Turn Employees Into Entrepreneurs And Board Members Into Investors
There is a novel trend developing in the way progressive organizations innovate. Even though they may have flat structures (like networks of teams), and possibly no dedicated, traditional R&D anymore, they have still found a powerful way to tap previously unexploited entrepreneurship.
Once a flat organizational structure is established there is often no room for the traditional R&D department. New innovations and developments that would be born out of the traditional R&D department now have to come from the multidisciplinary teams themselves. But how can this issue be dealt with effectively?
How does this happen?
Internal venture capitalists
More and more, we see organizations that have found a solution to this problem. Instead of seeing themselves solely responsible for strategy, board members now see themselves as venture capitalists of an ecosystem of start-ups.
Board members turn into venture capitalists of a so-called ecosystem of start-ups
This new situation allows highly empowered people to explore their entrepreneurship. The “venture capitalists” encourage their employees to pitch their ideas to them. If they are impressed, they invest time, effort and money in those they think show most potential value.
How does it work?
Dedicated innovation time
It all starts by allowing employees to dedicate part of their time to developing new ideas. The most creative organizations allow employees to devote 10 to 20% of their working hours to experimentation, and new business opportunities.
Some examples of such organizations we’ve seen are IT company u2i, the Belgian Ministry of Social Security, and (to a lesser extent) Spotify and Google.
In such an environment, it’s only a matter of time before pioneering employees develop new ideas and ventures. Broadly, we observe four different categories of innovation:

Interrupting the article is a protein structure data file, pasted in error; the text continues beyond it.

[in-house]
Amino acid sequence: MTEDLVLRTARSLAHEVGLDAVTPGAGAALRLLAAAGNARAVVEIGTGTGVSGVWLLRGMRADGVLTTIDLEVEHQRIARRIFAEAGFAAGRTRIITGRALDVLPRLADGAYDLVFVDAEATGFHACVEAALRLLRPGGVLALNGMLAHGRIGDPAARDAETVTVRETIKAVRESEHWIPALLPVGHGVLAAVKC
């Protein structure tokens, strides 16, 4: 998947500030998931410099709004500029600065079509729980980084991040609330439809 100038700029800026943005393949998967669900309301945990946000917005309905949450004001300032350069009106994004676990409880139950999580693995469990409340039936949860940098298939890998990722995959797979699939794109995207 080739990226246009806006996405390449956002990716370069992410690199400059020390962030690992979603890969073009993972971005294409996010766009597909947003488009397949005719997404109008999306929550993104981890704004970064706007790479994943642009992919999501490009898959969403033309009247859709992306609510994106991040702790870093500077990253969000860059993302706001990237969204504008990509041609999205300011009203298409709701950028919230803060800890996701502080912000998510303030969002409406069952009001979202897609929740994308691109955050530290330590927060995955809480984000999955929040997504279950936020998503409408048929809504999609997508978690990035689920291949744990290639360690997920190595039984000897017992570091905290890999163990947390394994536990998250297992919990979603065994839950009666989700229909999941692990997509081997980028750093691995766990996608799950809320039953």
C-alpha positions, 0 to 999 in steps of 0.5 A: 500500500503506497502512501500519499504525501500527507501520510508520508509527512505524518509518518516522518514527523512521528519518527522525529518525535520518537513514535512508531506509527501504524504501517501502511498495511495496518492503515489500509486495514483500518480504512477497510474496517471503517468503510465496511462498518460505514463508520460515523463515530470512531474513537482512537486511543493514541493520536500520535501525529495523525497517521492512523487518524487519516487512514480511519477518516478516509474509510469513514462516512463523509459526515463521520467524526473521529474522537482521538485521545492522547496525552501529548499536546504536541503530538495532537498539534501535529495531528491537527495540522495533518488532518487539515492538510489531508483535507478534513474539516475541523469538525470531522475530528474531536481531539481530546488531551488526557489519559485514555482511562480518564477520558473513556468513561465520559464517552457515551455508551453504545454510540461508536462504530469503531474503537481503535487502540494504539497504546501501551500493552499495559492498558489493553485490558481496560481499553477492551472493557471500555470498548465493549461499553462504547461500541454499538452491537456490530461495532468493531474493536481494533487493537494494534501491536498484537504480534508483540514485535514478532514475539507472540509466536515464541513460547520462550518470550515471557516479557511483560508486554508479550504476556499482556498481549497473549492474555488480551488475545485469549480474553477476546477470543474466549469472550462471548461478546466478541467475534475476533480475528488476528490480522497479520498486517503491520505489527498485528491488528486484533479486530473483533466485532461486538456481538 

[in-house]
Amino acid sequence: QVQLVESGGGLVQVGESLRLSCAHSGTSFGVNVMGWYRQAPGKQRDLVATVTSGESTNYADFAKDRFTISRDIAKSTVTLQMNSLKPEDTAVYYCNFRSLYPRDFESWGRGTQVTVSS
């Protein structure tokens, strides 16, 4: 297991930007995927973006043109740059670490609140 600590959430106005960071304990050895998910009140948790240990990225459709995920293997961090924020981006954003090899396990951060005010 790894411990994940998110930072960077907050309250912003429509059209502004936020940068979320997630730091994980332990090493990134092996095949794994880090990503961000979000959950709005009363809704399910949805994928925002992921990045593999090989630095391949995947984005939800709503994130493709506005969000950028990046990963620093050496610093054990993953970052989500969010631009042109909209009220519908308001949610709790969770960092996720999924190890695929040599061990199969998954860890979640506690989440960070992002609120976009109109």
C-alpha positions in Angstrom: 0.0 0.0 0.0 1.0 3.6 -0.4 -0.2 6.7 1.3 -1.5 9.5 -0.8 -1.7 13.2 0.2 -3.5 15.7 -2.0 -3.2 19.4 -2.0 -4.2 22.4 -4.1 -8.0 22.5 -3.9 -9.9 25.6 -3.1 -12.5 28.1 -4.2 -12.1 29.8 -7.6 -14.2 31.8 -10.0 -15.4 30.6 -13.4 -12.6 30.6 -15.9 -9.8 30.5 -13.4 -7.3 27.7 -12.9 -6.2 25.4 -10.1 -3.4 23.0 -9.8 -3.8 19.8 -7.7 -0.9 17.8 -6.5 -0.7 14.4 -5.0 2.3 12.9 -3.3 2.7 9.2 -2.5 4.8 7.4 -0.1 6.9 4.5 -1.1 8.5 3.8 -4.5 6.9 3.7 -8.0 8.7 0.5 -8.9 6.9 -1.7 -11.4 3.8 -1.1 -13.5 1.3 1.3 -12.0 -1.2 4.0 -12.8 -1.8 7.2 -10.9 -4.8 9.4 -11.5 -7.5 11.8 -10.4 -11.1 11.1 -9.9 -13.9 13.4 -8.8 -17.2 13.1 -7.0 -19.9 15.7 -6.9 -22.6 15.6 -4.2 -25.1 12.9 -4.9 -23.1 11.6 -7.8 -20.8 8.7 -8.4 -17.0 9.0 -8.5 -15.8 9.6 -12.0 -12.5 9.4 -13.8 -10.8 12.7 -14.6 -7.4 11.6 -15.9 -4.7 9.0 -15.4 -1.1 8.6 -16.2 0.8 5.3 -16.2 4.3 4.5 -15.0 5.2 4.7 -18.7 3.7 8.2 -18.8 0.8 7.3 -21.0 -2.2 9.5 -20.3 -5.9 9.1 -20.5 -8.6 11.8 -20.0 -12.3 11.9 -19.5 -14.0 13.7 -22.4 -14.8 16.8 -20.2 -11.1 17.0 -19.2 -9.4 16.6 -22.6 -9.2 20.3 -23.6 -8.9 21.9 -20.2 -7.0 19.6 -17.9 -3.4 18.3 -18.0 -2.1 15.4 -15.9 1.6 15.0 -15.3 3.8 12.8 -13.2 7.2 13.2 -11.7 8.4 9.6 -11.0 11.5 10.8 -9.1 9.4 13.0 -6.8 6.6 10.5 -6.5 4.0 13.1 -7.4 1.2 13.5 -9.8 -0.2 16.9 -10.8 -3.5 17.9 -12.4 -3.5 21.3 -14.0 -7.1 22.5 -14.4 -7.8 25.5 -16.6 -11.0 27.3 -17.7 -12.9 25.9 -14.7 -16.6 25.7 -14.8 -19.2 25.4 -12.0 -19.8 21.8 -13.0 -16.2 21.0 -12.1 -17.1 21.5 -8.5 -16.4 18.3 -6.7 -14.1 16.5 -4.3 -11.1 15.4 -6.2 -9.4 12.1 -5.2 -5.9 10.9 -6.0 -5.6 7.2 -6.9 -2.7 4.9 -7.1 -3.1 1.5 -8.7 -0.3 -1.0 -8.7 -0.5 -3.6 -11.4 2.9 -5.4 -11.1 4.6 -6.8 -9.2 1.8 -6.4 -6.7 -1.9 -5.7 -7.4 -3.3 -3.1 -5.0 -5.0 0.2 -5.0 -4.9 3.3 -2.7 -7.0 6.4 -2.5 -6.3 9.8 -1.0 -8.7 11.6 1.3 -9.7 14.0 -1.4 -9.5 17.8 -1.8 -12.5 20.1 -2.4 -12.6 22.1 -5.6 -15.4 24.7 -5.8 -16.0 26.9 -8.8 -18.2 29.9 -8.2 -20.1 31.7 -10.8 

1. Improving an existing product or service
The first, and often the simplest, are improvements to existing products or services. Front-line employees often have ideas for small but significant improvements based on direct contact with customers and suppliers.
2. Developing a new product or service
The second category is the development of a completely new product or service, either within or outside the current portfolio of the organization.
3. Conquering new market territory
The third category is to conquer new market territory. This often means introducing and expanding the existing product or service to a new area (city, province, country, market segment) where it is not yet present.
4. Improving the way of working
The fourth category is a new or improved way of working. Employees can come up with better, smarter, cheaper, or more effective ways to do things. Actively encouraging this activity can bring great benefits.
For example, Dutch airliner KLM saved tens of millions of Euros simply by providing a “CEO Mailbox”. Any employee can send an improvement idea directly to the CEO for evaluation.
Once an employee has an idea, the next step is to pitch it to the venture capitalists (a.k.a. the leadership team). Some leaders schedule regular times (say, monthly/quarterly) for these ‘pitches’. They then decide to invest or not.
Just as a group of venture capitalists would.
Build the team